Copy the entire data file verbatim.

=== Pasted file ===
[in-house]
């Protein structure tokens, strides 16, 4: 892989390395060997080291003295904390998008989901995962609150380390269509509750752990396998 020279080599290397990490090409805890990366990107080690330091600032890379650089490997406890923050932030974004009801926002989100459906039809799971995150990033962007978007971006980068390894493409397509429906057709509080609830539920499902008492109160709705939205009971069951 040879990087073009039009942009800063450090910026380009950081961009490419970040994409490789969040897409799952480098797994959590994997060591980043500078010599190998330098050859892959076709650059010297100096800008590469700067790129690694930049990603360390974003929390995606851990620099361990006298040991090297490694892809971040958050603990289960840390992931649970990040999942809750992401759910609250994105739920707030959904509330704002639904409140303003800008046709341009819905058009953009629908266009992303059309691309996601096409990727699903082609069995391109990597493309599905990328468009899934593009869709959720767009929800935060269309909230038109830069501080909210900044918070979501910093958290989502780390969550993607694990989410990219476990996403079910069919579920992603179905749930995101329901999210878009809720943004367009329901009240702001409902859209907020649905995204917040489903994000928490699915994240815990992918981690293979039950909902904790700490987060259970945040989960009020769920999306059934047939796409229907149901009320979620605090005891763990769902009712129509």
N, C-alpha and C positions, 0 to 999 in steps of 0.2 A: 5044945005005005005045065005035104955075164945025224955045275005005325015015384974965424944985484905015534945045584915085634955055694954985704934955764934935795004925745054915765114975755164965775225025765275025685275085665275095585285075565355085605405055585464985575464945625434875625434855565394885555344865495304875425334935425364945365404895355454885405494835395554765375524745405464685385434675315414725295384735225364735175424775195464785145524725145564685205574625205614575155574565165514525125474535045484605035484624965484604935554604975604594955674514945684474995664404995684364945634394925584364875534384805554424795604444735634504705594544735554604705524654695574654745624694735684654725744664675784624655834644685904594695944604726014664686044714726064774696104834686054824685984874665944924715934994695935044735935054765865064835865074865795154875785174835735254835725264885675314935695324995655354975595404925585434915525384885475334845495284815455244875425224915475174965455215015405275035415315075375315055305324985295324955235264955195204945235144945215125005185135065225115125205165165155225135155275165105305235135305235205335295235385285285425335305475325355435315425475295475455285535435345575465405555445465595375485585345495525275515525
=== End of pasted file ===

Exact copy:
[in-house]
């Protein structure tokens, strides 16, 4: 892989390395060997080291003295904390998008989901995962609150380390269509509750752990396998 020279080599290397990490090409805890990366990107080690330091600032890379650089490997406890923050932030974004009801926002989100459906039809799971995150990033962007978007971006980068390894493409397509429906057709509080609830539920499902008492109160709705939205009971069951 040879990087073009039009942009800063450090910026380009950081961009490419970040994409490789969040897409799952480098797994959590994997060591980043500078010599190998330098050859892959076709650059010297100096800008590469700067790129690694930049990603360390974003929390995606851990620099361990006298040991090297490694892809971040958050603990289960840390992931649970990040999942809750992401759910609250994105739920707030959904509330704002639904409140303003800008046709341009819905058009953009629908266009992303059309691309996601096409990727699903082609069995391109990597493309599905990328468009899934593009869709959720767009929800935060269309909230038109830069501080909210900044918070979501910093958290989502780390969550993607694990989410990219476990996403079910069919579920992603179905749930995101329901999210878009809720943004367009329901009240702001409902859209907020649905995204917040489903994000928490699915994240815990992918981690293979039950909902904790700490987060259970945040989960009020769920999306059934047939796409229907149901009320979620605090005891763990769902009712129509």
N, C-alpha and C positions, 0 to 999 in steps of 0.2 A: 5044945005005005005045065005035104955075164945025224955045275005005325015015384974965424944985484905015534945045584915085634955055694954985704934955764934935795004925745054915765114975755164965775225025765275025685275085665275095585285075565355085605405055585464985575464945625434875625434855565394885555344865495304875425334935425364945365404895355454885405494835395554765375524745405464685385434675315414725295384735225364735175424775195464785145524725145564685205574625205614575155574565165514525125474535045484605035484624965484604935554604975604594955674514945684474995664404995684364945634394925584364875534384805554424795604444735634504705594544735554604705524654695574654745624694735684654725744664675784624655834644685904594695944604726014664686044714726064774696104834686054824685984874665944924715934994695935044735935054765865064835865074865795154875785174835735254835725264885675314935695324995655354975595404925585434915525384885475334845495284815455244875425224915475174965455215015405275035415315075375315055305324985295324955235264955195204945235144945215125005185135065225115125205165165155225135155275165105305235135305235205335295235385285285425335305475325355435315425475295475455285535435345575465405555445465595375485585345495525275515525